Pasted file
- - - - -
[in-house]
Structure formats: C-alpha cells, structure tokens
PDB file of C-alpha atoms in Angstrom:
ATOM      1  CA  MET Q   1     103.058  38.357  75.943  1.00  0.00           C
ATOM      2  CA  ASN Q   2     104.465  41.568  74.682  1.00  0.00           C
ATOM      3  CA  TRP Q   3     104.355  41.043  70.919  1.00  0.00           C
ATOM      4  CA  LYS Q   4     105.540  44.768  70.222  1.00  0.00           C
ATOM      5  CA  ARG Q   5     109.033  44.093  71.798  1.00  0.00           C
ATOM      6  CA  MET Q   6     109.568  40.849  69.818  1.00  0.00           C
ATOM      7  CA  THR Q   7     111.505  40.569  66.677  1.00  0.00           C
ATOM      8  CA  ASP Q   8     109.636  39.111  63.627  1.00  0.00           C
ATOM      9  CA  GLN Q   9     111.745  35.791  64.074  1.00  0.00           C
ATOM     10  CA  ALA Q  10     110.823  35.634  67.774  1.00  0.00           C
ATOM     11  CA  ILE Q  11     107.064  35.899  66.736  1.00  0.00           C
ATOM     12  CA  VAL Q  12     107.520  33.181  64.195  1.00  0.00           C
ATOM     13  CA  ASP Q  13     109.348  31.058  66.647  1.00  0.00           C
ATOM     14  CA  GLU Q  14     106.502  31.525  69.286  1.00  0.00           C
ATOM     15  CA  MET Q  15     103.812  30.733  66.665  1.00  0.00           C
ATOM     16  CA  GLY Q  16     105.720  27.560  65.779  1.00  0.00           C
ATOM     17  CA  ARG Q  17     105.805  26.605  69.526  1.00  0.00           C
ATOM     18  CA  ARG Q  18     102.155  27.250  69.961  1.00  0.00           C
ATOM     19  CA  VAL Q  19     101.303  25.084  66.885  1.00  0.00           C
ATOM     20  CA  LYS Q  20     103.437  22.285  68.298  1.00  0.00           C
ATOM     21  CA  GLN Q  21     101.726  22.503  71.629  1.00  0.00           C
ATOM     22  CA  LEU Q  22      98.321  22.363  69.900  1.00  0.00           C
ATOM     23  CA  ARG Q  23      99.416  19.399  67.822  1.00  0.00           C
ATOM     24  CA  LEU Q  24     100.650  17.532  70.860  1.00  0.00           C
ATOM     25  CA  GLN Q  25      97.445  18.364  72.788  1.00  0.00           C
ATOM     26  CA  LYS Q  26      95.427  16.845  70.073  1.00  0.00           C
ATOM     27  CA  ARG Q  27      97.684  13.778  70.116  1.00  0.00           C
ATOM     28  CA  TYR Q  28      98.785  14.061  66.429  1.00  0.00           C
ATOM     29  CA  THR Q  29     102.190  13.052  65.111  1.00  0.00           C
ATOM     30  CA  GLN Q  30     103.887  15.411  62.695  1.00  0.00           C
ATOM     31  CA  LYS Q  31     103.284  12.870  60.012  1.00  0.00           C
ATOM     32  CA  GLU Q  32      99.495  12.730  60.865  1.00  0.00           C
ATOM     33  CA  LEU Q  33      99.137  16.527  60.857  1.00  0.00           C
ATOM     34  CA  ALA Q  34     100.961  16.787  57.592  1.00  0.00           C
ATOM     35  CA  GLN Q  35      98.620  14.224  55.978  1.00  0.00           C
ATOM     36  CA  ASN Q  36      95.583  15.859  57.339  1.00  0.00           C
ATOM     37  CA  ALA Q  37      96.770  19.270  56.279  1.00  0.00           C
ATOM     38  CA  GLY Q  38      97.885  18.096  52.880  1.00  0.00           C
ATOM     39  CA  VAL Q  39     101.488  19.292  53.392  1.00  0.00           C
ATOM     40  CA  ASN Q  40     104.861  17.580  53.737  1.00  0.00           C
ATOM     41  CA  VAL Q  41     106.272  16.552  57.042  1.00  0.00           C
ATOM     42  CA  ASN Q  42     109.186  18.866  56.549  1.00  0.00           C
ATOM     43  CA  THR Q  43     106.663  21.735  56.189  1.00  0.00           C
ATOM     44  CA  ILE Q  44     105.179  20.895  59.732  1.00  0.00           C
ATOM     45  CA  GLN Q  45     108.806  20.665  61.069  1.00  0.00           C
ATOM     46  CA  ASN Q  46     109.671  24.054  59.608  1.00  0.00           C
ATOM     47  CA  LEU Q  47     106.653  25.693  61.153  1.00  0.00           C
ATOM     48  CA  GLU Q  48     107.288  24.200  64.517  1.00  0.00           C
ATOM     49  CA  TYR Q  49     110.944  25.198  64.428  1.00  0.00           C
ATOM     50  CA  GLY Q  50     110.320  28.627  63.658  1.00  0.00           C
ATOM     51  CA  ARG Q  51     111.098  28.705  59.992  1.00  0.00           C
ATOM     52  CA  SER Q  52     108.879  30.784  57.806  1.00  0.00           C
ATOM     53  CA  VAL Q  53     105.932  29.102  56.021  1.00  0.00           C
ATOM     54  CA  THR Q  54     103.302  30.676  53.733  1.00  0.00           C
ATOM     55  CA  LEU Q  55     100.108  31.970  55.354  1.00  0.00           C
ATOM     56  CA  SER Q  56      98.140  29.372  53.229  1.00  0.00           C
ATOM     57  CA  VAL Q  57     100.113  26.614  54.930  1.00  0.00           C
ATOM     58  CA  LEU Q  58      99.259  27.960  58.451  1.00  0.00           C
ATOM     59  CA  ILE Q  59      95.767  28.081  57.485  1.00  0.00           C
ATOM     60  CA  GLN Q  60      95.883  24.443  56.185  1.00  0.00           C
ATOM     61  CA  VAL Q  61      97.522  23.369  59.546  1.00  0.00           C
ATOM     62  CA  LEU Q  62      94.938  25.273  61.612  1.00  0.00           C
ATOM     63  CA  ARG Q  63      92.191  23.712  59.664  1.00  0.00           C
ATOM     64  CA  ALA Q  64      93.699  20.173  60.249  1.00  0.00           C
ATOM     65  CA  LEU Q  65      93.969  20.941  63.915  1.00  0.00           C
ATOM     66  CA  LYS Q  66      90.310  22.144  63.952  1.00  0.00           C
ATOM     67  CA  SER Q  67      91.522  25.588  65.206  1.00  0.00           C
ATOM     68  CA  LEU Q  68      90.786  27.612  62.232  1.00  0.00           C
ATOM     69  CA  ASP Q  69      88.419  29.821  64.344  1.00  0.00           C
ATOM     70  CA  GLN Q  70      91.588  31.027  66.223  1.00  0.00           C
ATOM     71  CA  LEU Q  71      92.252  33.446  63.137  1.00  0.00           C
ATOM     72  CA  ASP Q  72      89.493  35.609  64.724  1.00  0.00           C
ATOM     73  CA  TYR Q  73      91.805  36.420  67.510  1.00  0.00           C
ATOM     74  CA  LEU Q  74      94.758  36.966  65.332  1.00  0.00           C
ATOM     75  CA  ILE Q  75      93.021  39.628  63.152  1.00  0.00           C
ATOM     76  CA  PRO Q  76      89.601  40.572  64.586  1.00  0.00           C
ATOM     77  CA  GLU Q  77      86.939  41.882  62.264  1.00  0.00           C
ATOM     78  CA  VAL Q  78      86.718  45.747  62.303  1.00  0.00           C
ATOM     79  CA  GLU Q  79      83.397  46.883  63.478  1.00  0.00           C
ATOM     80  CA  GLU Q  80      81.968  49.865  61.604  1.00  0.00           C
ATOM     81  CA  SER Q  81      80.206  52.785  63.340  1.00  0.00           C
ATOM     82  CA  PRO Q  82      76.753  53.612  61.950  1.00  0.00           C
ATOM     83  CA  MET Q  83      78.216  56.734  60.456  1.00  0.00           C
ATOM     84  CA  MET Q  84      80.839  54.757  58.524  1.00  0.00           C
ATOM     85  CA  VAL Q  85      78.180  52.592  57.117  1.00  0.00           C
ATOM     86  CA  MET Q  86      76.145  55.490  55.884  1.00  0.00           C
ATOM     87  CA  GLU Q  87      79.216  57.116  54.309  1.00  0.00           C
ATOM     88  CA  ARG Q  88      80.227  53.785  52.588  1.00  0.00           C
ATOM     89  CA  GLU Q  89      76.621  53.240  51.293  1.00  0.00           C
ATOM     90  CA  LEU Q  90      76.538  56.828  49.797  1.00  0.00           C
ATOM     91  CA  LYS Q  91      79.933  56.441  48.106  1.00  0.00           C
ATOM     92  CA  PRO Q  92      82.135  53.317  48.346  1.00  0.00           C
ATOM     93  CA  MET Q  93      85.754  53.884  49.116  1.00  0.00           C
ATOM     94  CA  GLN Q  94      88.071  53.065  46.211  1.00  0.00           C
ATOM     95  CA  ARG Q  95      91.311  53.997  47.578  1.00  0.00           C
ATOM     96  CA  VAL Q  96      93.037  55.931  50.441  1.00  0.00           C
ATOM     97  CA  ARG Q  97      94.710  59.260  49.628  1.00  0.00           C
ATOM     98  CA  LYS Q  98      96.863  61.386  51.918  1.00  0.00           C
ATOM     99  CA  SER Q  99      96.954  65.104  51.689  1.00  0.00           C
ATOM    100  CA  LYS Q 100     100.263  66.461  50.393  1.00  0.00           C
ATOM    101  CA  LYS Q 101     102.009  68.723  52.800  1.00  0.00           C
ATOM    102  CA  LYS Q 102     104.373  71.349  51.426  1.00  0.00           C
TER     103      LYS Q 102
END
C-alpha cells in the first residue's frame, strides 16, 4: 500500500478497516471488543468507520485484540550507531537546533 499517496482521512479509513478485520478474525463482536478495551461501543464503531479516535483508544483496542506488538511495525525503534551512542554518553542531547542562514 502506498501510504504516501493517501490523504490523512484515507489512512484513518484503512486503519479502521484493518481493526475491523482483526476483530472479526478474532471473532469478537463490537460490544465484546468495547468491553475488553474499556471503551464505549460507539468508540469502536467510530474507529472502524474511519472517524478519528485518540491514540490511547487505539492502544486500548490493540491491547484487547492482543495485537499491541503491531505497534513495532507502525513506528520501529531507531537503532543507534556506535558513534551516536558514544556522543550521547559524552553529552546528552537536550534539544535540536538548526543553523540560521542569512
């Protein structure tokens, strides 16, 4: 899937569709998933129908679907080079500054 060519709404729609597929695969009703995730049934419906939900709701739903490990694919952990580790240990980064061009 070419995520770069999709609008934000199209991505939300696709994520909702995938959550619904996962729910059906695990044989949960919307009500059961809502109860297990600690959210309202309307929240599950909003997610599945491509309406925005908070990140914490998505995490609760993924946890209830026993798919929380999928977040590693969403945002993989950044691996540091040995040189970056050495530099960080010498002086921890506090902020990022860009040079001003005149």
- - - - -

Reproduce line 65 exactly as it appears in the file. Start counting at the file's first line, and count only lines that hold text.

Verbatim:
ATOM     62  CA  LEU Q  62      94.938  25.273  61.612  1.00  0.00           C